With unconventional pairings of old and new works, the exhibition challenges the viewer to consider the nuances of medium and subject and how they shift over time. Using sculpture and encaustic, Bulluck explores the meaning of databases, from a Buddhist and Marxist framework, to consider the human contribution to systems through interaction. Enriquez and Garon both use raw material to comment on labor, land, and their connections to society. Stratton’s series of new paintings consider the specific shapes and shadows from the Kreeger terrace and color from the Claude Monet paintings in the collection. Bravo and Anderson utilize new technologies to capture movement and time through photography. White memorializes Black experiences through mixed media assemblage specifically referencing family legacy and spirituality.
Learn more about Hamiltonian Artists here or visit their website.
The Collaborative is a guest artist exhibition program developed to support Washington area artists.
"We are thrilled to be in partnership with arts organizations across the city to present work of contemporary Washington area artists. The Collaborative furthers our mission by supporting and spotlighting the immense talent of visual and performing artists in our city. We are honored to champion the work of these artists and provide many of them the opportunity to present their work in a museum for the first time." - Helen Chason, Director
This initiative started in June 2021 with a collaboration with The Nicholson Project. Inaugural exhibitions included installations by Stan Squirewell and Hoesy Corona.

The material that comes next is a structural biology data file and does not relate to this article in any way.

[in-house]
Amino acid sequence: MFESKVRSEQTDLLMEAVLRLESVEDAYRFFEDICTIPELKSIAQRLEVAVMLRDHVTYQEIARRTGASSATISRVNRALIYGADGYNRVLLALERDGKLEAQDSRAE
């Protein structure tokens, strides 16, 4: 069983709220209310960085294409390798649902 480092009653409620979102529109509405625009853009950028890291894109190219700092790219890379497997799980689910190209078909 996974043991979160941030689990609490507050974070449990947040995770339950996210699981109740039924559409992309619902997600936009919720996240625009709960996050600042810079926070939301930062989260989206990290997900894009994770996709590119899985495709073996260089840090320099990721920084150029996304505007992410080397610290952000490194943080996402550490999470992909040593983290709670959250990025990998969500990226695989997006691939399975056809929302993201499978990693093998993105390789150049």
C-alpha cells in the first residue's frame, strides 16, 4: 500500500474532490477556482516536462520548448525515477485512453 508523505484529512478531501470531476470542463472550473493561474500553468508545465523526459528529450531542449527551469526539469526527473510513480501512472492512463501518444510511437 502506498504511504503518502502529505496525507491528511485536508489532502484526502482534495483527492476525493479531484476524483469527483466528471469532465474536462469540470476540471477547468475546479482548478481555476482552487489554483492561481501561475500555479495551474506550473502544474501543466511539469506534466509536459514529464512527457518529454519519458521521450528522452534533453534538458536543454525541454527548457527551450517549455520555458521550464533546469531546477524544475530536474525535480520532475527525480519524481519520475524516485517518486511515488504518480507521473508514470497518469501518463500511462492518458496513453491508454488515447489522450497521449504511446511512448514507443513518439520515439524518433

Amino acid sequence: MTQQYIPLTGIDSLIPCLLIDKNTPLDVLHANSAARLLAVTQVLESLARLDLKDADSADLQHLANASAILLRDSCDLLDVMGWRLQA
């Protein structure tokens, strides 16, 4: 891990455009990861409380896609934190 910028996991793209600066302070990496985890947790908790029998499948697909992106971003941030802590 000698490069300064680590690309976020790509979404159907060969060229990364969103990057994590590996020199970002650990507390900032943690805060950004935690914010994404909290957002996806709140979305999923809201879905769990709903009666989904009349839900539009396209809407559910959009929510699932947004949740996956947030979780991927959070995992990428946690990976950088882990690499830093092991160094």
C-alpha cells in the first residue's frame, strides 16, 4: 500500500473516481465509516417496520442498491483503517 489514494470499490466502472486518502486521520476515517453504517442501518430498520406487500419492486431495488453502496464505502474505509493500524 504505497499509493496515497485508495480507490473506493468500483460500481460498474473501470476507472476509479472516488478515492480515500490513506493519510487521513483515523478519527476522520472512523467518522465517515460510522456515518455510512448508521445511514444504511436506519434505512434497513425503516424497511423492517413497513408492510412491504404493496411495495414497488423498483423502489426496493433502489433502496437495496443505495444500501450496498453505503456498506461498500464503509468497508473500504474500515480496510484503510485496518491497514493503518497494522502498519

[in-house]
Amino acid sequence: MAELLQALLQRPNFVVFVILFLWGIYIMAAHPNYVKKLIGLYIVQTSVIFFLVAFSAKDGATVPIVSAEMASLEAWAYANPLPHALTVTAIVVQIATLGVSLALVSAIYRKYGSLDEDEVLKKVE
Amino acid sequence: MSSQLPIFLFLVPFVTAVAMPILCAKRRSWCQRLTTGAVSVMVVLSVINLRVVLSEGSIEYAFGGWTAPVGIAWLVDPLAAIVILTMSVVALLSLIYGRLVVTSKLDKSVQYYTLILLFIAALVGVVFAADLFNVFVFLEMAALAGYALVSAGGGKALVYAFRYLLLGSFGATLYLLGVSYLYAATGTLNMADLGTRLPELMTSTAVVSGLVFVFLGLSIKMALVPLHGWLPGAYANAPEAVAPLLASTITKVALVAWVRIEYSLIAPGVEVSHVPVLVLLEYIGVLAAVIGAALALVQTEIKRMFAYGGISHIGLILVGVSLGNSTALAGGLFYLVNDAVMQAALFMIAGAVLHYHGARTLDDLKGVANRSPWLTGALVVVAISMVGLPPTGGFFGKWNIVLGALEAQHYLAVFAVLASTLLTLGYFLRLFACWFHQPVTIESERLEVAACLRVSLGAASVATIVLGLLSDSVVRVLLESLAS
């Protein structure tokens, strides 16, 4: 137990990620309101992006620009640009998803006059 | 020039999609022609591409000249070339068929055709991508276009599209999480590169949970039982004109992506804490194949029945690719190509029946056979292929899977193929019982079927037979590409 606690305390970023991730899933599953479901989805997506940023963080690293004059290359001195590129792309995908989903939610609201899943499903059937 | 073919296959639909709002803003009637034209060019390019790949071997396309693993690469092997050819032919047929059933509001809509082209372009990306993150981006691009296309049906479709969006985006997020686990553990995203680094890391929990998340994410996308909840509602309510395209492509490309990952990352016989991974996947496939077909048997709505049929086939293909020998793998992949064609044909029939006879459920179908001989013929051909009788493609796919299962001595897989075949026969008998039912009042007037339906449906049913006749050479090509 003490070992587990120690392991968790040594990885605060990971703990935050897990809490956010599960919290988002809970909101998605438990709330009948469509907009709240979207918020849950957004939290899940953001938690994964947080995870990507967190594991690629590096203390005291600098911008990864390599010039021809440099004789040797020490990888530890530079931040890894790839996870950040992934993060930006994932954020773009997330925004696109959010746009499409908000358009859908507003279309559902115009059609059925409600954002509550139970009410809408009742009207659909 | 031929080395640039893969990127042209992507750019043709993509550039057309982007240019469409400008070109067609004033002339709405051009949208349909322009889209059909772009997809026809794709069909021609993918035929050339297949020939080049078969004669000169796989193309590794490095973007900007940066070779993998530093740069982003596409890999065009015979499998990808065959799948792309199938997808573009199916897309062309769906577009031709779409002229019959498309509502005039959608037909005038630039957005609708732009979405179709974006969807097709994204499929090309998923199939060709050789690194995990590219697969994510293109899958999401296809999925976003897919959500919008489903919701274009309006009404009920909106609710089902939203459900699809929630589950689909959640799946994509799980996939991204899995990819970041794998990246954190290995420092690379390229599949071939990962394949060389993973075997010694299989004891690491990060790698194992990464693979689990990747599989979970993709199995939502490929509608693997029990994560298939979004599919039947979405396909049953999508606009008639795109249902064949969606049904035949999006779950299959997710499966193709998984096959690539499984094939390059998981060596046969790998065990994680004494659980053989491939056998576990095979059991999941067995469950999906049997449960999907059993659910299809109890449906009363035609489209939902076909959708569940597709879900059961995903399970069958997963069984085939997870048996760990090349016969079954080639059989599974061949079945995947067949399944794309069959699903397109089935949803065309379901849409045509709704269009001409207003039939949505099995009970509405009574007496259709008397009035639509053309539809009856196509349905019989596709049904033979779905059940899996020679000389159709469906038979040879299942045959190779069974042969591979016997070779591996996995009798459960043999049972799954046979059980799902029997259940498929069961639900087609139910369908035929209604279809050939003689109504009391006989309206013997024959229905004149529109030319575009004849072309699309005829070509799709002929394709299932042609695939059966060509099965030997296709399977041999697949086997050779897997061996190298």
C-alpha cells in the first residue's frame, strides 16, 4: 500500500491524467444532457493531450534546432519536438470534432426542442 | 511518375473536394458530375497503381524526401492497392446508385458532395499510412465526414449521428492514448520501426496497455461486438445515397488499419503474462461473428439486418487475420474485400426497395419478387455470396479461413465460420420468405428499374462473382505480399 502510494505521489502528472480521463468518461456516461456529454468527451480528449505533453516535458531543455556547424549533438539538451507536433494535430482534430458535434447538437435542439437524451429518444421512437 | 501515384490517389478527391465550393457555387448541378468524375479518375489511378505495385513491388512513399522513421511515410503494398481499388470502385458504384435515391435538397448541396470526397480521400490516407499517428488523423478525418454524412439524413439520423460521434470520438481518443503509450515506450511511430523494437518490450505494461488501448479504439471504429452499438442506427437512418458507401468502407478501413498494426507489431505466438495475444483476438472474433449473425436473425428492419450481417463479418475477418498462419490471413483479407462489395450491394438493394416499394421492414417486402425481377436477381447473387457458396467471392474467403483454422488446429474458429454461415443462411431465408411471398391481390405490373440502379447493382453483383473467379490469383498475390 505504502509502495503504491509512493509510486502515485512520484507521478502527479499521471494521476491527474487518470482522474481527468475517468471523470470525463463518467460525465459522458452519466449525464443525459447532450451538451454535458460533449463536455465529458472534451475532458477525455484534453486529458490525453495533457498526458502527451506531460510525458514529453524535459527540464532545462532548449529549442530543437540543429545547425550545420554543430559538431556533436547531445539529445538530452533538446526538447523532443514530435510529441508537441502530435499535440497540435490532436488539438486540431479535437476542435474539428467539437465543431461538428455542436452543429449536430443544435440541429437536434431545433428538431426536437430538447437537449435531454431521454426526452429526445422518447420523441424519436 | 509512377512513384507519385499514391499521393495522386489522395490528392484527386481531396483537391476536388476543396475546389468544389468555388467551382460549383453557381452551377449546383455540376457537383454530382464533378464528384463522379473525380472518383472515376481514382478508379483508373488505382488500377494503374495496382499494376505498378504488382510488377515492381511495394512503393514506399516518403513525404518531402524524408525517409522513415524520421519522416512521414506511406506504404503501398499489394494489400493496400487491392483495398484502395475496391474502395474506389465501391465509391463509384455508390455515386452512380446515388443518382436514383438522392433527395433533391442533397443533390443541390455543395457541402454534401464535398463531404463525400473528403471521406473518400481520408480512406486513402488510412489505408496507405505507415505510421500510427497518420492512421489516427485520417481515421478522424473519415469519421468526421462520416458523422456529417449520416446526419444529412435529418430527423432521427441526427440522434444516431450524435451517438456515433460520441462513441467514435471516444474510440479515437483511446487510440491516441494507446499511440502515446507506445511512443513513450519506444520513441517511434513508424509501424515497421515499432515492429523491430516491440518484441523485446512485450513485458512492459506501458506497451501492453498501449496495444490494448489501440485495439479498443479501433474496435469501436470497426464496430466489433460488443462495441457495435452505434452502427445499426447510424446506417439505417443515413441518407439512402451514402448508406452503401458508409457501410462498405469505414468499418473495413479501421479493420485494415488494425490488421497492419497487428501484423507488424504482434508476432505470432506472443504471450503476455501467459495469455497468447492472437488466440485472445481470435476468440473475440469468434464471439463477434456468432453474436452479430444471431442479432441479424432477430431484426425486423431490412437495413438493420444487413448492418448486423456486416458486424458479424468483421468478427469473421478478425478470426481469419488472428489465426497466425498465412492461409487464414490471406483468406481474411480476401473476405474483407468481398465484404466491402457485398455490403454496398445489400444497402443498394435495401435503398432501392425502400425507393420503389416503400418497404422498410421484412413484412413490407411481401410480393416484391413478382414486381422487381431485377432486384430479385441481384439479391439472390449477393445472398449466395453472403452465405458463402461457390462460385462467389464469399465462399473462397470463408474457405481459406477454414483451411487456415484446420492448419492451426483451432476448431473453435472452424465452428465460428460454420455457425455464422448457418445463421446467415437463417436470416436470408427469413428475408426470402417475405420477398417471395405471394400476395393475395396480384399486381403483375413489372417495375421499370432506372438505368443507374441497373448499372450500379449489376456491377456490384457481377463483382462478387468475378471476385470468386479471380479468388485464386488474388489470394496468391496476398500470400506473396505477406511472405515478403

This project was supported by the DC Commission on the Arts and Humanities.
Stovall has been based in Washington since 1962, when he arrived as an undergraduate to study at Howard University. Born in Athens, GA and raised in Springfield, MA, Stovall found his home in DC and his devotion to printmaking, which continues to this day. In 1968, he founded Workshop, Inc., a screenprinting studio aimed to reach new audiences, connect with political movements, and create new opportunities for a diverse group of artists, such as Elizabeth Catlett, Gene Davis, Sam Gilliam, Loïs Mailou Jones, Jacob Lawrence, and Robert Mangold. These important collaborations will be represented in the show, which features works by Gilliam, Jones, and Lawrence, among others. A catalogue will be published in conjunction with the exhibition.
Lou Stovall, Sundrinkers are we...the forest, the trees., 1971, screenprint, 40 x 26 inches, Courtesy of the artist.
Curated by Danielle O’Steen, Ph.D.
Download the catalogue essay and conversation with Stovall